His plan pays off, as I do indeed see a honu swimming near the surface.  It's a relatively large adult, maybe four feet (and definitely four flippers, but that's not the same thing), serenely munching on sea grasses or seaweed or plankton or turtle chow, or whatever the hell honu eat; possibly poi.  I use my handy-dandy and technologically obsolete underwater camera to take several shots of my Chelonian chum, that herbivorous honu, before it drifts down to the sea floor.  Honu breathe air but can sleep submerged; while awake, they normally surface to breathe for a few seconds, then sink below the waves for several minutes.  One unfortunate way that honu can die is if they feel threatened -- whether by natural predators or harassment by overzealous tourists -- they submerge and can actually drown before they feel safe enough to surface to get another breath of air.  Heeding the admonishment from Captain Martin's morning lecture, I make sure not to get too close as I take my pictures.  Shortly after we return to the boat, several other tour boats arrive from Molokini, and the water becomes positively infested with loud and disruptive haole.  This is our cue to leave, so after the crew takes roll call (no re-creation of Open Water for us, thankyouverymuch) we carefully weave our way through the swimmers and head over to Molokini.

A quick side note -- one of the reasons we like Trilogy Tours is that they purposefully underbook their tours -- the boat itself can fit 50-60 people, but there are maybe 30 customers on board, probably more like 25.  This allows the crew to maintain very good control and care for the clientele, as opposed to some of the other boats out there... we see one double-decker boat with easily 75-90 swimmers, and almost no crew oversight.  This can easily lead to animal endangerment, unsafe practices, and the like; there's a comment on tripadvisor that mentions the Trilogy crew having to assist with another boat's customer when they needed help and their tour boat didn't notice.  We prefer our vacation adventures with a little less danger and a lot more enjoyment.  We prefer Trilogy.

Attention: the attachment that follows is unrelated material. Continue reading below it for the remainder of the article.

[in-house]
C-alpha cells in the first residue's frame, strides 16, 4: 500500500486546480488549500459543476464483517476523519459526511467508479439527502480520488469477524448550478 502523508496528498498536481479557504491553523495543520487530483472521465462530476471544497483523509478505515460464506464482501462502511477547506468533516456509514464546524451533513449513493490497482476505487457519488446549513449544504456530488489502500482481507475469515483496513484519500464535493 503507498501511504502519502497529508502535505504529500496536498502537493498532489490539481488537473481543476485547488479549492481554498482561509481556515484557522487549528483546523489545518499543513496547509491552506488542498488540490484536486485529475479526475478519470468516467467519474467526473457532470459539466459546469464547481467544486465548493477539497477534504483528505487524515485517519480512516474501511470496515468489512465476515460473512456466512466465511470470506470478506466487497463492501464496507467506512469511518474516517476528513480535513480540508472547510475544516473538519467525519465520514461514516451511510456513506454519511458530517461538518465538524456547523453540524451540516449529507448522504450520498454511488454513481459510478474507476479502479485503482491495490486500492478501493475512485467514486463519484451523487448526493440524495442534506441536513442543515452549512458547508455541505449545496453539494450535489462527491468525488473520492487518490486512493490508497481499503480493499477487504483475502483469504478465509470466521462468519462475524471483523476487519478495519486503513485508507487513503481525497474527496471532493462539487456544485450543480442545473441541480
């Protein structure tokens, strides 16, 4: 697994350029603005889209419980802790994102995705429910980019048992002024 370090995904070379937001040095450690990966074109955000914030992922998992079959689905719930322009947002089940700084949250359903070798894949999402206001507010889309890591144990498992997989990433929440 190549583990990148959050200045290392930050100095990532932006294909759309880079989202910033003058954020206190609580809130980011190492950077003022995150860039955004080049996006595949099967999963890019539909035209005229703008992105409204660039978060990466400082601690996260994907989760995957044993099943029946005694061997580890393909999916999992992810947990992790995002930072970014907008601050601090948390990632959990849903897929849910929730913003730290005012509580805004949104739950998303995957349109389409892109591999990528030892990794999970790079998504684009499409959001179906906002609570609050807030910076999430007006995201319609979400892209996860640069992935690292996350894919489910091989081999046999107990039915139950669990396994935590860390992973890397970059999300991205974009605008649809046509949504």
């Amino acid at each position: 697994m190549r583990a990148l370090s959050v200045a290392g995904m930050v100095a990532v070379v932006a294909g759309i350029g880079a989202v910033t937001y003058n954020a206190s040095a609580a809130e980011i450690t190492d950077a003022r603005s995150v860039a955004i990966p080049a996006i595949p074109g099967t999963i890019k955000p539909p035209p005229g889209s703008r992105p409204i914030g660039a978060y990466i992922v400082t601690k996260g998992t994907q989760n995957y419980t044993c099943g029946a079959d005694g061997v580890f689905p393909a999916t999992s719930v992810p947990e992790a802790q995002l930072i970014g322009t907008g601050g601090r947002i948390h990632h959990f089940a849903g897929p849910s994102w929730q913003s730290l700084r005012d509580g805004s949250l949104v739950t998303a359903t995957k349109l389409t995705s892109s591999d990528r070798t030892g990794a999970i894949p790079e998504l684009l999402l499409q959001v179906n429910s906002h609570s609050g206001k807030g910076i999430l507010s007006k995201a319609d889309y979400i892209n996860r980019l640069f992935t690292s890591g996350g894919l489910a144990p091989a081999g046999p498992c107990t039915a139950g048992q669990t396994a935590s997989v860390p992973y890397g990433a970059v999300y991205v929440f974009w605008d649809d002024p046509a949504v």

After another half hour or so of cruising, we arrive at Molokini just as the last other boat is leaving, essentially giving us the entire area to ourselves.  There aren't any turtles here, but because of Molokini's crescent shape (it's a partly submerged volcano crater) the water is remarkably calm and clear.  We head out again and wander through the water, looking at all of the different fish looking at us.  Crewmate Ted beckons us over, where he gives me the opportunity to hold a red pencil urchin in my hand; Lucie also seems intrigued and interested until Ted says "you can actually feel all those tiny feet grabbing your skin", at which point she politely demurs and leaves the experience to me. The red urchin does indeed have a strong grasp, its hundreds of tiny tube feet creating a surprisingly powerful suction.  I take a picture -- I'm a bit close, so unfortunately I find out later that it comes out pretty blurry -- and hand the urchin back to Ted, trying not to think too much about the mouth with its sharp pointy teeth so close to my skin.  I hope my palm doesn't taste too much like poi.